When you don’t have the space, resources or time to deal with traditional composting methods, hole composting is the perfect alternative!
With traditional composting, you need a dedicated space on your property that is usually at least a few feet wide in all directions. That can be a lot of real estate when you are limited on yard space.
In addition, some communities or home associations won’t even allow home compost piles within city limits for various different reasons. Maybe you are concerned with attracting hungry critters to backyards or the possible stench of using the wrong materials with compost piles.
No matter the reason, you can still compost as long as you can dig in your soil. Hole or trench composting takes the main concepts of composting and puts it directly in the ground – literally!
All you need are a few kitchen scraps, a shovel or trowel, and a little bit of time. It’s a great way to reduce the amount of trash in landfills and improve your soil at the same time!
When you are an avid gardener, it’s no secret that the biggest key to a fruitful growing season starts with having rich, nutrient-dense soil that is packed with organic matter. The way to achieve this amazing “black gold” soil is by creating and adding compost.
Compost is essentially the organic matter that is left behind from the process of different materials breaking down. Whether you use a traditional compost pile or a hole composting method, the materials and overall goal are the same.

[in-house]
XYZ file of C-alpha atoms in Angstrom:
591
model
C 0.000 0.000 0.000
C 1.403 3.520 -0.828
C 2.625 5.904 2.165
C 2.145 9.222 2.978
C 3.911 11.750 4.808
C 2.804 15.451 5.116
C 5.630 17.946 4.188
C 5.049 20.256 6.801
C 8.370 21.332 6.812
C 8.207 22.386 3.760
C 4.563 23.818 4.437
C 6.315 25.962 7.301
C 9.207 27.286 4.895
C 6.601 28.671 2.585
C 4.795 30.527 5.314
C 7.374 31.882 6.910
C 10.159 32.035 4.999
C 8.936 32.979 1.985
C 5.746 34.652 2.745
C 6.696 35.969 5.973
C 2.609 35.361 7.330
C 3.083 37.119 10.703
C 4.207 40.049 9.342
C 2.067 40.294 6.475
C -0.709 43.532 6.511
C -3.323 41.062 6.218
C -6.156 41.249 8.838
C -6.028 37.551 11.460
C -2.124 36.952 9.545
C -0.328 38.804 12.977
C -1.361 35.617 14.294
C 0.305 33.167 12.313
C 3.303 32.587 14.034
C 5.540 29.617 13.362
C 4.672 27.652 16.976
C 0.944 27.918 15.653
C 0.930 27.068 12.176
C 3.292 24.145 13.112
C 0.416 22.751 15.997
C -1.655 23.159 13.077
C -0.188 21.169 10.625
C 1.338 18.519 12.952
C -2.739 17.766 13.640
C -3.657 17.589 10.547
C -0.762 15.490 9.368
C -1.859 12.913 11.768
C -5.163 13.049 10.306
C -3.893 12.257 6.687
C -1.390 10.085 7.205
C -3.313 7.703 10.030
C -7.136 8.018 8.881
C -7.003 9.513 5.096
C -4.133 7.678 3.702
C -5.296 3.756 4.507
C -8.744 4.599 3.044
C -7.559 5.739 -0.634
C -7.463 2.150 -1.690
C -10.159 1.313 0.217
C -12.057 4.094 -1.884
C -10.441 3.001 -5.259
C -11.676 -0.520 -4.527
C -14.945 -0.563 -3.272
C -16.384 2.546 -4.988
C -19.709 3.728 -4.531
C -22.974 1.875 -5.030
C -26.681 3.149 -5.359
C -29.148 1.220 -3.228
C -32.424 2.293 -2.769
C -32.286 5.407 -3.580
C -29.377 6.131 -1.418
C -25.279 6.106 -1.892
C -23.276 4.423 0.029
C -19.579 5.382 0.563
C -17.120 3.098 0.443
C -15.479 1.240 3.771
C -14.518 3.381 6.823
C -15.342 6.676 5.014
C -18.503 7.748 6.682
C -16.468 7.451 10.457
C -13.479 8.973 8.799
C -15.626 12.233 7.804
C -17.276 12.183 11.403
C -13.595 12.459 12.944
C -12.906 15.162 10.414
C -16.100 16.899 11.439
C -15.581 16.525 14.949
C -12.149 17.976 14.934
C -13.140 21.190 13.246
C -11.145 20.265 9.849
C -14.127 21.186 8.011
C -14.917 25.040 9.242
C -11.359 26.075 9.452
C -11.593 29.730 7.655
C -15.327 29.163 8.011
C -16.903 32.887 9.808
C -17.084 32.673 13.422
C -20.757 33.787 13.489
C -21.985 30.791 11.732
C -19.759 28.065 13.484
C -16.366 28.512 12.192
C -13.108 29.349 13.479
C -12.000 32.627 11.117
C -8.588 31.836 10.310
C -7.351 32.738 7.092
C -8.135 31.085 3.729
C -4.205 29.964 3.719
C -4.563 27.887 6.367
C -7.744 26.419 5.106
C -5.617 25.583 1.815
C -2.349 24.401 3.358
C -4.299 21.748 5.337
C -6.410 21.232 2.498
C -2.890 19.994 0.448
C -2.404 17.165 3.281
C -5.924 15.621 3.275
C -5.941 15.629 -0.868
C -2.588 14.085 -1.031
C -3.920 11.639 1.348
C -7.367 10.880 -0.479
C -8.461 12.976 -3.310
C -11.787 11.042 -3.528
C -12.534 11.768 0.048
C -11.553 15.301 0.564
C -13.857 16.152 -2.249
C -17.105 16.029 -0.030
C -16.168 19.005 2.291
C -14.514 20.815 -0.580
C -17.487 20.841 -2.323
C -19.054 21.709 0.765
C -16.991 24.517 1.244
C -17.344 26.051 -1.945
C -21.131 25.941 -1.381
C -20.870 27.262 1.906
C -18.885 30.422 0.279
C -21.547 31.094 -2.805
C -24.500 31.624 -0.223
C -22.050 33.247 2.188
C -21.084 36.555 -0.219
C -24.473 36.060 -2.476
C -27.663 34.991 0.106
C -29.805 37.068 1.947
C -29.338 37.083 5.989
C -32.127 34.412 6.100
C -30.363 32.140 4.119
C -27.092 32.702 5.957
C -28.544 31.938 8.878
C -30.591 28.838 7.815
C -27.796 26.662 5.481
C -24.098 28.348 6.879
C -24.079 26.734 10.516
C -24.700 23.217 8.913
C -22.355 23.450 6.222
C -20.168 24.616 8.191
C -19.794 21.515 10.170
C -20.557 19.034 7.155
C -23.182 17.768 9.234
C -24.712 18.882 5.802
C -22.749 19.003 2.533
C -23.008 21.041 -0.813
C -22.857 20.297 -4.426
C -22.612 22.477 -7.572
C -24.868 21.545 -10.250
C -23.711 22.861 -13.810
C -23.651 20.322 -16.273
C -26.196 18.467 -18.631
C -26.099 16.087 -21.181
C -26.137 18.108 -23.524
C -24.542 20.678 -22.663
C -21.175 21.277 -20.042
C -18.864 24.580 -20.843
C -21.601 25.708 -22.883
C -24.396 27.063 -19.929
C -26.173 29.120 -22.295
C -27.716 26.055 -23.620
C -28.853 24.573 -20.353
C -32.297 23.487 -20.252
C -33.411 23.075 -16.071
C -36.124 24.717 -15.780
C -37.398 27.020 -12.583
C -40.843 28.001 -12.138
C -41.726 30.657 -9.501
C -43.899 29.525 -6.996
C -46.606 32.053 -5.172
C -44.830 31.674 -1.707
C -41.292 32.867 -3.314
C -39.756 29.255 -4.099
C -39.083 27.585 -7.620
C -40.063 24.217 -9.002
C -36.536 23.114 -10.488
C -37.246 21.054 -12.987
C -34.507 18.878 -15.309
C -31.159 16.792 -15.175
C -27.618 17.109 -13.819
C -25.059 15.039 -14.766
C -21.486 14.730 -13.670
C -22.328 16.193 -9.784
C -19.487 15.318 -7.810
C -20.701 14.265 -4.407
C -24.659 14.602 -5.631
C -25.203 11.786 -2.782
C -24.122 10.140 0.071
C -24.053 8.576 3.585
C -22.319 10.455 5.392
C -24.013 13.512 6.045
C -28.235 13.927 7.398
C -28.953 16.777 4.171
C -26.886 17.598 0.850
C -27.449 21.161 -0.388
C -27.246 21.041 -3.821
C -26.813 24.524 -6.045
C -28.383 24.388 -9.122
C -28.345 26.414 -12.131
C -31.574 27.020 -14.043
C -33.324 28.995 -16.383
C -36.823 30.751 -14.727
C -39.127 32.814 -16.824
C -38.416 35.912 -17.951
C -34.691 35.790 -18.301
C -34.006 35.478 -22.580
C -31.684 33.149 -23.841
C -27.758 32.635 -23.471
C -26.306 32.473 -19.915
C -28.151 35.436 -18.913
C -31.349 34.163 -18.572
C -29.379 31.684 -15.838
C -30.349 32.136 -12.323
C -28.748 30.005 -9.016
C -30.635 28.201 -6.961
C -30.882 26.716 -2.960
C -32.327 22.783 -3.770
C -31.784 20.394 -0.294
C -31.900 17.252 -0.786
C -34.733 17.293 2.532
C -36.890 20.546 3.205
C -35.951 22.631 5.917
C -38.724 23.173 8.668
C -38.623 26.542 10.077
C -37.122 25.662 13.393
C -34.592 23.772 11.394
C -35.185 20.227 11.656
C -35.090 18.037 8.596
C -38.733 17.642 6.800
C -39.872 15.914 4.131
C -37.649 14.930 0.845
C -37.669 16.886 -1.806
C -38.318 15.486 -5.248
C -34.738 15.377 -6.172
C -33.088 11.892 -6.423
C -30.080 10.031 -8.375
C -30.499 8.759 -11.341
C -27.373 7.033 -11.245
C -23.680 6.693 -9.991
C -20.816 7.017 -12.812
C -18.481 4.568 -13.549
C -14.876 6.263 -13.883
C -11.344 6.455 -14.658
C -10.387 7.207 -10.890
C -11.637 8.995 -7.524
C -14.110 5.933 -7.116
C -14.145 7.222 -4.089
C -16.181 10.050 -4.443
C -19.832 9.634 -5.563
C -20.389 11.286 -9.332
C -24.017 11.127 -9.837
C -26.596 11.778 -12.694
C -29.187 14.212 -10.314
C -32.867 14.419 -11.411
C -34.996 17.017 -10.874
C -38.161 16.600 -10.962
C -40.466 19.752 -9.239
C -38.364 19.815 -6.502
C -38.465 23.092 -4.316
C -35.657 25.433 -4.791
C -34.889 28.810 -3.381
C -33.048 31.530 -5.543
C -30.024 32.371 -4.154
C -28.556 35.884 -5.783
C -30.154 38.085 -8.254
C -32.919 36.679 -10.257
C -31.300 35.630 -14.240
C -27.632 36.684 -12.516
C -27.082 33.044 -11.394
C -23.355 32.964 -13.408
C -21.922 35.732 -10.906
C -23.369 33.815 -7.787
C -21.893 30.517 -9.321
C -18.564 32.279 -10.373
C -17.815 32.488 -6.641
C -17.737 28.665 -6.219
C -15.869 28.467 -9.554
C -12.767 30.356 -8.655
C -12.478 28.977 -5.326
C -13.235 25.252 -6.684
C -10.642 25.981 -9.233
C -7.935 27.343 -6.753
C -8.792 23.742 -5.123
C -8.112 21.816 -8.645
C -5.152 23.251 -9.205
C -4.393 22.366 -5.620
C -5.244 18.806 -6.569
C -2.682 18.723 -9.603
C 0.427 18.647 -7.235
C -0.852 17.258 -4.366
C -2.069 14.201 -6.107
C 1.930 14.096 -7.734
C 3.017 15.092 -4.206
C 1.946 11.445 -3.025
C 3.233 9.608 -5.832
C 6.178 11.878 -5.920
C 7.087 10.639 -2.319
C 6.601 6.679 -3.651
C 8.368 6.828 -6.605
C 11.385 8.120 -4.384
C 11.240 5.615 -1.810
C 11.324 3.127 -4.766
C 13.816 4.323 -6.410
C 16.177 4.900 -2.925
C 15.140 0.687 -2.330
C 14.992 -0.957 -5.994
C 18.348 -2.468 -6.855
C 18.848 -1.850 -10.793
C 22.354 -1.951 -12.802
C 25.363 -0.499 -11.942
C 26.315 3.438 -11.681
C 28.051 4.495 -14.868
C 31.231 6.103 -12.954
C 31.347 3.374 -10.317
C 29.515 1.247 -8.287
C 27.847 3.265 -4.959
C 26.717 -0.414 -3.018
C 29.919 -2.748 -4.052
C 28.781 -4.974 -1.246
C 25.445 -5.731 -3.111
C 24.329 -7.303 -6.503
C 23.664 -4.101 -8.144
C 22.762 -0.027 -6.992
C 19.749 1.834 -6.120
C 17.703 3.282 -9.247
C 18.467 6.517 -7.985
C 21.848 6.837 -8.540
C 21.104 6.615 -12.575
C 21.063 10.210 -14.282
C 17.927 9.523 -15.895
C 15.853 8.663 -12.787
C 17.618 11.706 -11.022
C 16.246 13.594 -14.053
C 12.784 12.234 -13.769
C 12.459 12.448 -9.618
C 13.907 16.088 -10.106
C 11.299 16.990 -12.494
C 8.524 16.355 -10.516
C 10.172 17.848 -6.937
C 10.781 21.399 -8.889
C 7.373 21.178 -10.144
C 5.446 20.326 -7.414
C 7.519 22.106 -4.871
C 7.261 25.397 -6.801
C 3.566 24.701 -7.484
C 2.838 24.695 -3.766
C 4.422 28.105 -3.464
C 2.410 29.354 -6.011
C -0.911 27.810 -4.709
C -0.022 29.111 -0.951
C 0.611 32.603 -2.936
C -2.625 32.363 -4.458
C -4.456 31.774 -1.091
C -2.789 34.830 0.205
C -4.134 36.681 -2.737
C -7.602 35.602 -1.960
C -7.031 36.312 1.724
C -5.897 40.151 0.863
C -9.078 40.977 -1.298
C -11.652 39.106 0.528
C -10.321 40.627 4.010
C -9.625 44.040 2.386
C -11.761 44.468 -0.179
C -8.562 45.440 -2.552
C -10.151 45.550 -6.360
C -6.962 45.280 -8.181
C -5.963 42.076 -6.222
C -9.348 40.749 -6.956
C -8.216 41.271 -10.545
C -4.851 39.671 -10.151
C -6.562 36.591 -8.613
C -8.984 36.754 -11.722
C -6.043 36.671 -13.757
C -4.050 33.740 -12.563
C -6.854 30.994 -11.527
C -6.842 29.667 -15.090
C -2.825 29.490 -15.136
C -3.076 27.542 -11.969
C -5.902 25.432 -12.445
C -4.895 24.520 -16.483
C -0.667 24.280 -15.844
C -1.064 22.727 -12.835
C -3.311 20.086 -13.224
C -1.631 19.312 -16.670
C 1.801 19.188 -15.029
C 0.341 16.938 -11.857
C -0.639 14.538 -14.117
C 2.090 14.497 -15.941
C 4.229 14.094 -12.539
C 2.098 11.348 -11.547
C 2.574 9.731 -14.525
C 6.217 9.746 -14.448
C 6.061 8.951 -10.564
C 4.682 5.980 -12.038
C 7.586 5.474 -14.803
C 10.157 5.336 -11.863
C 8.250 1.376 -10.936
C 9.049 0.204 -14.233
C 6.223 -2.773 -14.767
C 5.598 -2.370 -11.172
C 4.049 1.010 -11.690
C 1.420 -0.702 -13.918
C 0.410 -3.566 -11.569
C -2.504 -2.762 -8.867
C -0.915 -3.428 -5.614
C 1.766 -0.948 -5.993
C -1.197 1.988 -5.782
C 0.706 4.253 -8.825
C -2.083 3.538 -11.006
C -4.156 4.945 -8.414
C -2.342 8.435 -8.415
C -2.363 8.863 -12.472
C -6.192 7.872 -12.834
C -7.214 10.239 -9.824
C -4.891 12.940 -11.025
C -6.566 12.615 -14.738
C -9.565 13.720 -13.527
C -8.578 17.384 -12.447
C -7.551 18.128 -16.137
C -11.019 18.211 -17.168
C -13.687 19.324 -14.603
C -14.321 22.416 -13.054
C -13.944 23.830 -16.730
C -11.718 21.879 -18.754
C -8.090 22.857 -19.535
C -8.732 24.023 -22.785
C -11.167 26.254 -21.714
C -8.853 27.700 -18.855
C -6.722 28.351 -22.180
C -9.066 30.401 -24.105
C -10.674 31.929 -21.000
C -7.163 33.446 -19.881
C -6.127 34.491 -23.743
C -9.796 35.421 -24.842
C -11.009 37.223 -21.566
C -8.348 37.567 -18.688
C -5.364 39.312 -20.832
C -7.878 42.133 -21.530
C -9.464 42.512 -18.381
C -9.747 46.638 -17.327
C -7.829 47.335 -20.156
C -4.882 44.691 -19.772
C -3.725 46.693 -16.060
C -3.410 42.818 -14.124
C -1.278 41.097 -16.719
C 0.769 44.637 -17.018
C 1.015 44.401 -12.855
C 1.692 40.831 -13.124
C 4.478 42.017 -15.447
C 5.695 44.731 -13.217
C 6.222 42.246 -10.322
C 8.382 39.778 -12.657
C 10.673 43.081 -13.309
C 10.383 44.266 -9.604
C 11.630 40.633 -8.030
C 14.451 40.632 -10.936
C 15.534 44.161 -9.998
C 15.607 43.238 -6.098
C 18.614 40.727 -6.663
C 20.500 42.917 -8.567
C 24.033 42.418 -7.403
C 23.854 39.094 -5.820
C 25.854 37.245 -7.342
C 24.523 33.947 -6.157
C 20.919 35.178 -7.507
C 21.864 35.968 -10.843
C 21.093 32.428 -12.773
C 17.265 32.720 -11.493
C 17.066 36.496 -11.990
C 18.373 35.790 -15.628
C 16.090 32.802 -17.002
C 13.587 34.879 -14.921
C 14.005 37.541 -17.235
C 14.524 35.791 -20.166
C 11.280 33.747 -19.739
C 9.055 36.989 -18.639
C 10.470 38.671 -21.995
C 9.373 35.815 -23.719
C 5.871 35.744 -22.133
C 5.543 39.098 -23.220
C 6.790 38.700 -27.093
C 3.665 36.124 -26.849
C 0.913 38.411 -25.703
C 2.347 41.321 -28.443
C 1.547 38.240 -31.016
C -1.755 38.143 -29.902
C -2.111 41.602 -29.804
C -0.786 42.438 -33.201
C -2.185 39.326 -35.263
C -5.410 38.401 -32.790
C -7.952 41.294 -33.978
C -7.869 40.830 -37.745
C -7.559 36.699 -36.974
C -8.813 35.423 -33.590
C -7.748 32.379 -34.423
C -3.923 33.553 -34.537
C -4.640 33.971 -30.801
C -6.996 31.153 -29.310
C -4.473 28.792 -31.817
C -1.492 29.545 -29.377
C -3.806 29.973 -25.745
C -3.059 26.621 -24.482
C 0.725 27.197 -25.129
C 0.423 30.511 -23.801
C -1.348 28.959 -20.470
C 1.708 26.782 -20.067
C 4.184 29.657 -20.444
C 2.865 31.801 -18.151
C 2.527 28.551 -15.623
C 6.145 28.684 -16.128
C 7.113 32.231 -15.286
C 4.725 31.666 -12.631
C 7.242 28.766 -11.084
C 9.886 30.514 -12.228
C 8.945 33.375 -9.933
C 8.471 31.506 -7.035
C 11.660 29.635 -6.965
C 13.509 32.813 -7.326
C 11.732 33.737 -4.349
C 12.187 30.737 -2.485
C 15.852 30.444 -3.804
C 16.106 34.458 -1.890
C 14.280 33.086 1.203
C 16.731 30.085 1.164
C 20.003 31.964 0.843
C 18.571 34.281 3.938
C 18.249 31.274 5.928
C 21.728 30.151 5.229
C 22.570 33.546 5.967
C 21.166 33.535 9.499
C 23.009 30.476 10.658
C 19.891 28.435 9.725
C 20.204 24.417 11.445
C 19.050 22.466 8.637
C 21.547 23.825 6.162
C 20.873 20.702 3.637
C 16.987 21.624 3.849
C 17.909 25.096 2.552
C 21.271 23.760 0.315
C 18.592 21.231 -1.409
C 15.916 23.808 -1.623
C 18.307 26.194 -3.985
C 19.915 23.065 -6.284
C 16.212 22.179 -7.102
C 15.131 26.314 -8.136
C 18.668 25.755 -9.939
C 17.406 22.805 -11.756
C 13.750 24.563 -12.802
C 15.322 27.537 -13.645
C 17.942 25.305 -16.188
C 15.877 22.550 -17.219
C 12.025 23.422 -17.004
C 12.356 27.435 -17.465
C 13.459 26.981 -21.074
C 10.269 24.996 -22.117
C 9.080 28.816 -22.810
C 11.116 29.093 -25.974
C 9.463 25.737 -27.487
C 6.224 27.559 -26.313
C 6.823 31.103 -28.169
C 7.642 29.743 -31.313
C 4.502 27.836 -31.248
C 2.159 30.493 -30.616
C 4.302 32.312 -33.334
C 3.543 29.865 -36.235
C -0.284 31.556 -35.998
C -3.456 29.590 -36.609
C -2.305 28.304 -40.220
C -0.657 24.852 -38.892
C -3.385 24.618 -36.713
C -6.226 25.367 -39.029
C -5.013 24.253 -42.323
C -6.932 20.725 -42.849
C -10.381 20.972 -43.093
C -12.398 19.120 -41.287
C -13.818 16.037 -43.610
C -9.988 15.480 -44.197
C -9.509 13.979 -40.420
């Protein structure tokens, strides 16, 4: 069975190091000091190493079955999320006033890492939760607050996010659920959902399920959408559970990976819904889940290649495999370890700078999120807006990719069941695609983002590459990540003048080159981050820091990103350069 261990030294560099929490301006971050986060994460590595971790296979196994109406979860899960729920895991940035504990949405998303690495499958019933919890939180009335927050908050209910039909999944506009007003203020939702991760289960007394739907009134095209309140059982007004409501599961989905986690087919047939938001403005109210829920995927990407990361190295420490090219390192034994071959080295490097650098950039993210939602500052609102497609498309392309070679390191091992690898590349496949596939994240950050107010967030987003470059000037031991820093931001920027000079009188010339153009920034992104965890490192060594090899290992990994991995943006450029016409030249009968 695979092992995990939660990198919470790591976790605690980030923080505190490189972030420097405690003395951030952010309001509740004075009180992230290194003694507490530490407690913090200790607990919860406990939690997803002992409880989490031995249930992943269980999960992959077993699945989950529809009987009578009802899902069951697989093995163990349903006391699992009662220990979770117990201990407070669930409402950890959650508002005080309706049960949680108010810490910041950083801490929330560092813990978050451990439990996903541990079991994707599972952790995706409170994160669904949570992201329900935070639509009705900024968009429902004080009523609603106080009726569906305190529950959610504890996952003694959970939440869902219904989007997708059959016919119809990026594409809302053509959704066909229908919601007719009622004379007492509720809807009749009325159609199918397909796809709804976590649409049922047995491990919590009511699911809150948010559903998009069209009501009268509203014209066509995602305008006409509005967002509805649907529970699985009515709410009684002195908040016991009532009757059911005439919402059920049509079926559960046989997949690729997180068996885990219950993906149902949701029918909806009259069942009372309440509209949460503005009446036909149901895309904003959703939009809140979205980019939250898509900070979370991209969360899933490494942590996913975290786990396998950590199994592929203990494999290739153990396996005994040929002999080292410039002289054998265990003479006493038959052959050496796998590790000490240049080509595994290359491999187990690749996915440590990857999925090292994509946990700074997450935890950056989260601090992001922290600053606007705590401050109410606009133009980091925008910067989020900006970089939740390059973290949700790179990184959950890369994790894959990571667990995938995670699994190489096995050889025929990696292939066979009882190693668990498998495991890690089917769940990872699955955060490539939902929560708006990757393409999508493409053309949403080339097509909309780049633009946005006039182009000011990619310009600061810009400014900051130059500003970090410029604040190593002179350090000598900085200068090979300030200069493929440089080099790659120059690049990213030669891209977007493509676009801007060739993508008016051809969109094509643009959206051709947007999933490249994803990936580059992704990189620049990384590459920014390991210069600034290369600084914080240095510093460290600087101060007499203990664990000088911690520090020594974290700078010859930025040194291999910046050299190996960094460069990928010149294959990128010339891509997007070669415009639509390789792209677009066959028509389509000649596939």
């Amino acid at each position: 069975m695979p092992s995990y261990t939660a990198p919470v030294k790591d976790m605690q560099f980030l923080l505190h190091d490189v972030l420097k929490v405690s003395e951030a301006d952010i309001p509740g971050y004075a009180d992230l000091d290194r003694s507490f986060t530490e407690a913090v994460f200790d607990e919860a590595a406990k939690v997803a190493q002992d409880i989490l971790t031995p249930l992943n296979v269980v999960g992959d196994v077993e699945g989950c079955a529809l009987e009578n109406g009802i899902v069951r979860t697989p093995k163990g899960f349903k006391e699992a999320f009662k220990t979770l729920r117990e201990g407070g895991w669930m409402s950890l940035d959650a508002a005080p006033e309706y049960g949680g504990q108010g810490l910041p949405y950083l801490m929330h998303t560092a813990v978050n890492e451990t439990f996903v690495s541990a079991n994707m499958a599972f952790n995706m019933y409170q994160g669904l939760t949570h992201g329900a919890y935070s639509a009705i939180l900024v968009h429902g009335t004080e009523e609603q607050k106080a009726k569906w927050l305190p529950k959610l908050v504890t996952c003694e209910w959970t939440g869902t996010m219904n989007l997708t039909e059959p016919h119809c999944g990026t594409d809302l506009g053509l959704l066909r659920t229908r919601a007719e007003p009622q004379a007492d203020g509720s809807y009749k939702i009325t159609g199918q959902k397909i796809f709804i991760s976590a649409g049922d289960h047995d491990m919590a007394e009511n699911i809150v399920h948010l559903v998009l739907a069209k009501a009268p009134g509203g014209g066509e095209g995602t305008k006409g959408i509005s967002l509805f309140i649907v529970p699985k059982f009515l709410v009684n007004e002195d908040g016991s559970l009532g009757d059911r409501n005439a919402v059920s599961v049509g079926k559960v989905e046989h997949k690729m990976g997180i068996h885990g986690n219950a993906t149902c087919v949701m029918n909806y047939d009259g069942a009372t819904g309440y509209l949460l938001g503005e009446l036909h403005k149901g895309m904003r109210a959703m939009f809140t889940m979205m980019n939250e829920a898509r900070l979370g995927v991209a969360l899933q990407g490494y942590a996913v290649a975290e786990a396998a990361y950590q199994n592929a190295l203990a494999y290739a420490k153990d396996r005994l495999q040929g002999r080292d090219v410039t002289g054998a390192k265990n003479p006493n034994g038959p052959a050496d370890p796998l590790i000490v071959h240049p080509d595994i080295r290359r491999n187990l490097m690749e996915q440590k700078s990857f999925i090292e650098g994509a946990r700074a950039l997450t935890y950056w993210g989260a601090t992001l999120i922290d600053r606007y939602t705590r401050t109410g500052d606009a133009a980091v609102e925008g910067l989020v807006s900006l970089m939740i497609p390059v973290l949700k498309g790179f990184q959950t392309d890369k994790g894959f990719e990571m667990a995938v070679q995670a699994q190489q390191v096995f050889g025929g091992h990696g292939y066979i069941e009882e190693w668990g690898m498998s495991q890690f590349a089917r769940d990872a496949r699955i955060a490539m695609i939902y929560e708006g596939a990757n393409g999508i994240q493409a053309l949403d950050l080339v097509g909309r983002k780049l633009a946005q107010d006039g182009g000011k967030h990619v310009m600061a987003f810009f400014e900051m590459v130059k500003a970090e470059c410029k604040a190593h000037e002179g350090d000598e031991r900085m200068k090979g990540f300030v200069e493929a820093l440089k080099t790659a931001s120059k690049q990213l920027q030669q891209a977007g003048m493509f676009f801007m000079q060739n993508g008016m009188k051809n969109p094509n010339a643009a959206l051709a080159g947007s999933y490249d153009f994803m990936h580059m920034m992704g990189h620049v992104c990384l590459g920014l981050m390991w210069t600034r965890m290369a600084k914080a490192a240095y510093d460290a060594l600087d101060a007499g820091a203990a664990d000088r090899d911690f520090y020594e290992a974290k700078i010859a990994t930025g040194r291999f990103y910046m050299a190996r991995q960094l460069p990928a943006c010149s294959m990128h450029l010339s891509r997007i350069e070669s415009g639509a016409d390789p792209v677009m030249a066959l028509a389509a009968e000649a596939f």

When you compost in holes or trenches, you are allowing the materials to decompose right there in your garden, raised bed, or any dedicated space on your property. All of those nutrients and organic matter seep right into your soil. This helps to power your plants without all of the (minor) hassles of traditional composting.
In addition with hole composting, you will be able to compost smaller amounts of materials at a time. There are also no worries about needing to turn the materials, adding the right amount of moisture, or even the unfortunate stench of decaying materials. (Please Note: A traditional compost pile shouldn’t have a rotten stench either, but you can read more about that HERE.)
How To Do Hole Composting
There are a few different methods and ways of doing hole composting. Some of these methods will depend on the space available for digging. It will also depend on your garden setup, when you are planning on doing the composting, and your location.
One thing to keep in mind is the time of year you plan on composting. Hole composting can look different depending on what your winter climate is like.
If you live in a location with mild winters, you can compost and work the soil at any point. However, if you live in a location where your soil freezes in the winter, hole composting won’t be possible. At least not right away.
Just because your ground is frozen though doesn’t mean that you can’t still compost. The best thing you can do is gather up a few inexpensive 5-gallon buckets that have snap-on lids. Keep one of them in your garage or in an easily accessible location near your kitchen area.
As you go to prepare your meal, simply toss those kitchen discards into the bucket and close the lid tight. Once you get a full bucket, move it outside. The colder temperatures will prevent it from smelling or rotting too quickly. When the ground thaws out enough for digging, you can then empty those pre-filled buckets into the holes.
Another option for locations with cold winters is to dig your holes or trenches ahead of time. Do this when the ground is still workable in the fall. Simply cover the holes with a thick board and a few cement blocks. As your bucket fills up, dump the materials into the hole and cover it again. Add your soil to the top as soon as the weather warms some.
The “Dig As You Go” Hole Composting Method